If you’re going to sell your work to shops like a total pro, it’d probably be useful to speak the language, right?
When a shopkeeper asks what your minimum order is, you probably shouldn’t reply “Well, I always get the stuffed crust with extra cheese.”
That’s a no-no, an uh-oh and a wah-waaaaah rolled into one.
But what if you said “My minimum’s £300 for first orders, but I’m so excited about my lovely thing being on your shelves that I’d be willing to give you a little movement on that. How about we get on the phone and work out the details?”
Now you’re talking. The difference?
Understanding wholesale vocabulary, knowing how it applies to your business and confidently using those words to help build relationships with stockists.
Shall we dive in?
Your buyers’ pack comes in three main parts: an introductory letter or email to the retailer, your wholesale catalogue and your price list or line sheet. If your catalogue is digital the last two might be combined into a single document.
Every time you reach out to a new store or follow up on a previous submission, write a personalised email (or use my Approaching Stores script template) and link to or attach your catalogue and line sheet.
This sounds scary and complicated, but it’s actually all about simplicity. Your line sheet is a streamlined version of your wholesale catalogue. It shows all the items you have for sale, their wholesale prices and your major terms and conditions.
Essentially, it’s a cheat sheet for retailers. It has everything they need to know about doing business with you, all on one handy bit of paper. Read more about line sheets and catalogues here.
Terms + Conditions
Another phrase in the wholesale vocabulary manual that can strike fear into a creative person’s heart.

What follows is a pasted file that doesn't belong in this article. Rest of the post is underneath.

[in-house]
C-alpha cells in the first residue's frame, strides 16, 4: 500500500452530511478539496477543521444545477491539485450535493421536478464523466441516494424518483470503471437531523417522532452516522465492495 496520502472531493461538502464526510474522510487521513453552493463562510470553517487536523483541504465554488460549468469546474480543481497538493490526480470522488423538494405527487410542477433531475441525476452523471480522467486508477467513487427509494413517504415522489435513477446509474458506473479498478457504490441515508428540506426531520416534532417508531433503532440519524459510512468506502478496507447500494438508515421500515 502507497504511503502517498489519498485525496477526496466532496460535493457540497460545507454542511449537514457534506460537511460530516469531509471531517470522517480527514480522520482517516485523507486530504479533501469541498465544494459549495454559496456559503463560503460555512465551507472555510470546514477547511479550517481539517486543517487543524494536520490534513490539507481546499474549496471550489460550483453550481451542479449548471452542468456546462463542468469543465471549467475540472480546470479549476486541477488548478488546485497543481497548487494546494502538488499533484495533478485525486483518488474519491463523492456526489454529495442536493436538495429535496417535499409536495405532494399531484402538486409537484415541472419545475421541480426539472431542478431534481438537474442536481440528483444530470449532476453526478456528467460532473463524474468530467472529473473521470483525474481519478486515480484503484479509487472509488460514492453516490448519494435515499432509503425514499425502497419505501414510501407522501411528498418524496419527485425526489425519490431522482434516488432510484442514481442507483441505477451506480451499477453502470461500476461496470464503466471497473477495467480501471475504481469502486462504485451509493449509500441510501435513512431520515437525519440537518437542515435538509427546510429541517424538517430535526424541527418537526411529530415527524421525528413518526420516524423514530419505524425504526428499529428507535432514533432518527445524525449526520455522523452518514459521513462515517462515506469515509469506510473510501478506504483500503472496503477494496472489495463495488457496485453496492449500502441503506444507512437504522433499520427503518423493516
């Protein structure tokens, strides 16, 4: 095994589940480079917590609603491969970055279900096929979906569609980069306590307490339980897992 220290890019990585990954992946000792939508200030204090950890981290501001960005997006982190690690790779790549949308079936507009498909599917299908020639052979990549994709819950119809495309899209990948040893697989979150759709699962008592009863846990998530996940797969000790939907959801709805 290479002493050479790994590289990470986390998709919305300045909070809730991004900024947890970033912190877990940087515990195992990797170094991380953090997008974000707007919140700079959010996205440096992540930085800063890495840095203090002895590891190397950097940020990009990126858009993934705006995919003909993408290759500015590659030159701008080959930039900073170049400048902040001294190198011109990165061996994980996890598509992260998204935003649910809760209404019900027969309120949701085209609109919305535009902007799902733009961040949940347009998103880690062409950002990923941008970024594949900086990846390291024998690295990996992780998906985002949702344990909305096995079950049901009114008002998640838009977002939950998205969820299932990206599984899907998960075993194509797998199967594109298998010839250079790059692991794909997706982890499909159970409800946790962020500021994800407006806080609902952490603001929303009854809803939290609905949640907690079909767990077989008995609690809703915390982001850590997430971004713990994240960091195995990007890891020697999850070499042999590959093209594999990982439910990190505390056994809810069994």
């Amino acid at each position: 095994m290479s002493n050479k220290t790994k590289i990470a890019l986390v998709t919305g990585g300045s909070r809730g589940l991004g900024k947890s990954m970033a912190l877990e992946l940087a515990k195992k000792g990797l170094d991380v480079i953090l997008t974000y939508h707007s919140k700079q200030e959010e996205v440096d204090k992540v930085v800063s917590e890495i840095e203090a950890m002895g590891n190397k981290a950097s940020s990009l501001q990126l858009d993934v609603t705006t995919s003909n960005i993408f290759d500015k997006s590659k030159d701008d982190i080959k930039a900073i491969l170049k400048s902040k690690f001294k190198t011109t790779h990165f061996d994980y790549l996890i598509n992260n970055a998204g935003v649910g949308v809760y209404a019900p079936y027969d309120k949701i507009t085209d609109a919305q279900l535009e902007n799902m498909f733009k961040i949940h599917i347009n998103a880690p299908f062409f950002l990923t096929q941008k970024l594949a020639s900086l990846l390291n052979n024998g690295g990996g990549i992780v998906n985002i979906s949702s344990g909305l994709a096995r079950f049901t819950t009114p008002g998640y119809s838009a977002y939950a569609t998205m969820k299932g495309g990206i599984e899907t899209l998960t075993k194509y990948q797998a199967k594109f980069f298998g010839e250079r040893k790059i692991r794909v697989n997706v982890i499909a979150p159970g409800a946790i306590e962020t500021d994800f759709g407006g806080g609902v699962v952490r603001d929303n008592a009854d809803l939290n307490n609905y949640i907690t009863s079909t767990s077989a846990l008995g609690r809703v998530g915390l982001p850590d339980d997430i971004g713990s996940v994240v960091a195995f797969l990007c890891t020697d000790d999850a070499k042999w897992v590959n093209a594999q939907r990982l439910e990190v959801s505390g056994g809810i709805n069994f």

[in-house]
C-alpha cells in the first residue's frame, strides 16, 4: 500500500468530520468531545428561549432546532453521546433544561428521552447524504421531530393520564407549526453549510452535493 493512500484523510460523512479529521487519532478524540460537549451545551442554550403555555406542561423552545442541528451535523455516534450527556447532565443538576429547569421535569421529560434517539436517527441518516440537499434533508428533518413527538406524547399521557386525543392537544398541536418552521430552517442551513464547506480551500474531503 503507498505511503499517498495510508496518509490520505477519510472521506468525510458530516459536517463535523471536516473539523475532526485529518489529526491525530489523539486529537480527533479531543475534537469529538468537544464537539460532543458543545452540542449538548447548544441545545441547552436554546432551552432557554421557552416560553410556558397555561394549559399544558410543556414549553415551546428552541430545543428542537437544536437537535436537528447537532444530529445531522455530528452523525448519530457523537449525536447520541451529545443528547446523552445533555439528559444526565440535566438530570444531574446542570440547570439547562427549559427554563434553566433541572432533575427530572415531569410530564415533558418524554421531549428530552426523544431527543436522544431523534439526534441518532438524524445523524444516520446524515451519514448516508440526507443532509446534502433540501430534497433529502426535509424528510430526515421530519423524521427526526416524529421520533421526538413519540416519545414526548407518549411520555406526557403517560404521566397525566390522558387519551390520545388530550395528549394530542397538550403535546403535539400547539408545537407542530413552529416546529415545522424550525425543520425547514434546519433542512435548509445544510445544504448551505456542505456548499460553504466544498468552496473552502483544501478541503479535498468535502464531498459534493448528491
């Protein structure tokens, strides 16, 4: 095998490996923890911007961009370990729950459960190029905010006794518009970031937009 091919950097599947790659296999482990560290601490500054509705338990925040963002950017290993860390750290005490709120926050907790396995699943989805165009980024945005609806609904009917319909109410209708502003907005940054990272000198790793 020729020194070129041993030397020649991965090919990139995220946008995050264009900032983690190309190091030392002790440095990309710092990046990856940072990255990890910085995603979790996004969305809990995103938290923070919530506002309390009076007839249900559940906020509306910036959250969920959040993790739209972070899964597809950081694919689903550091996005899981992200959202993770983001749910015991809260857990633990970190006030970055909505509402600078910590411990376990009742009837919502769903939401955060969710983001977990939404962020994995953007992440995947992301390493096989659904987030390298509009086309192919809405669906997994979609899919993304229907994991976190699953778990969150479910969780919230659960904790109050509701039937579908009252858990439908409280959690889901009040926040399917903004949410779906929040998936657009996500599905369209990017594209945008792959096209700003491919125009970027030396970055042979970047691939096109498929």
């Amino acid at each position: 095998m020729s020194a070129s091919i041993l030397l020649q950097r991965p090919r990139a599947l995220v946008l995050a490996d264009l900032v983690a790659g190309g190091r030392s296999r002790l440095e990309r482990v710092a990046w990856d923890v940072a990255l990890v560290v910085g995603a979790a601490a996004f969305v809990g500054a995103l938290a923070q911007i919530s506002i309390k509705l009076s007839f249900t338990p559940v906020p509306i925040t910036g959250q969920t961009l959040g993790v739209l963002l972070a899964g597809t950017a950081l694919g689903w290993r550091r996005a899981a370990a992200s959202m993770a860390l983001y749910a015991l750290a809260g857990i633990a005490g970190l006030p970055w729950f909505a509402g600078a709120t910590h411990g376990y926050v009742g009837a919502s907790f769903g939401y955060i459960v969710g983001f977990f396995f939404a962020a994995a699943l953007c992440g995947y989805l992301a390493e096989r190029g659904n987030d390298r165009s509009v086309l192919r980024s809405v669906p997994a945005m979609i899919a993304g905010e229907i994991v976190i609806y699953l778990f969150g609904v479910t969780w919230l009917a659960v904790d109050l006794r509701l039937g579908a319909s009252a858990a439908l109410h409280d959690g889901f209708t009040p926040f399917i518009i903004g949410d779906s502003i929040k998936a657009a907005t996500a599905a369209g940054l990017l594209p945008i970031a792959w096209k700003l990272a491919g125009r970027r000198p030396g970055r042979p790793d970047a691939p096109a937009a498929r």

Terms and conditions are a way of saying to potential stockists: “This is how my wholesale business works.” They set out things like how much shipping will cost and what happens if items are damaged in transit.
This might seem deathly dull but setting your terms and conditions can actually be one of the sexiest aspects of wholesale.
THAT’S RIGHT I SAID SEXY AND I MEANT IT.
For example, one of your terms and conditions is your…
Oh, minimum orders. Beautiful, wonderful minimum orders.
When you make a sale on Etsy or at a craft show, you have no control over how much a customer spends. Sure, you can use upsells, promotions and your dazzling smile to increase the value, but ultimately it’s not up to you. The customer decides how much he or she is willing to shell out.
The opposite is true in wholesale.
You get to say to retailers: “If you want to sell my stuff in your shop, you have to spend X every time you make an order.” And that amount is entirely of your choosing. £50, £100, even £500 if that makes sense for your business.
Yes, there are caveats and yes, you have to think about it very carefully, but come on. By setting a minimum order, you get to say exactly how much money you want retailers to spend.
Don’t tell me that’s not the tiniest bit…stimulating.
For most artists, it’s one of the biggest reasons to get into wholesale in the first place.
We’re going to wrap up our little glossary with one of the most confusing terms in wholesale vocabulary. Carriage-paid sounds like something out of Pride And Prejudice but it’s actually all about incentivising stockists to buy more of your stuff.
Retailers hate paying for shipping. It feels like throwing money away. It also means that we have to charge our customers more for your product once it’s on our shelves. But until someone invents a teleporter and licenses it for retail use, we need to get your lovely thing into our shops somehow, and there’s always a cost attached.
This is where carriage-paid comes in. It’s you saying “You know what, I’ll take care of the shipping costs – but only if you spend over X.”
Again, setting your carriage-paid level needs careful thought, but it should allow you to absorb the postage costs and still make a decent profit.
As a result, your carriage-paid level should be higher than your minimum order – significantly so. Working it out will probably involve a lot of research into delivery options and companies.
The major upside, however, is that retailers will often obediently make up an order to your carriage-paid level without batting an eyelid. You’ll find more on this here.
See? It pays to increase your word power.
help with wholesale
If you've liked what I've had to say,
get more with my newsletter.
Six free Beginner's Guides, weekly wholesale tips and the occasional
offer to help you sell the lovely thing you make to shops.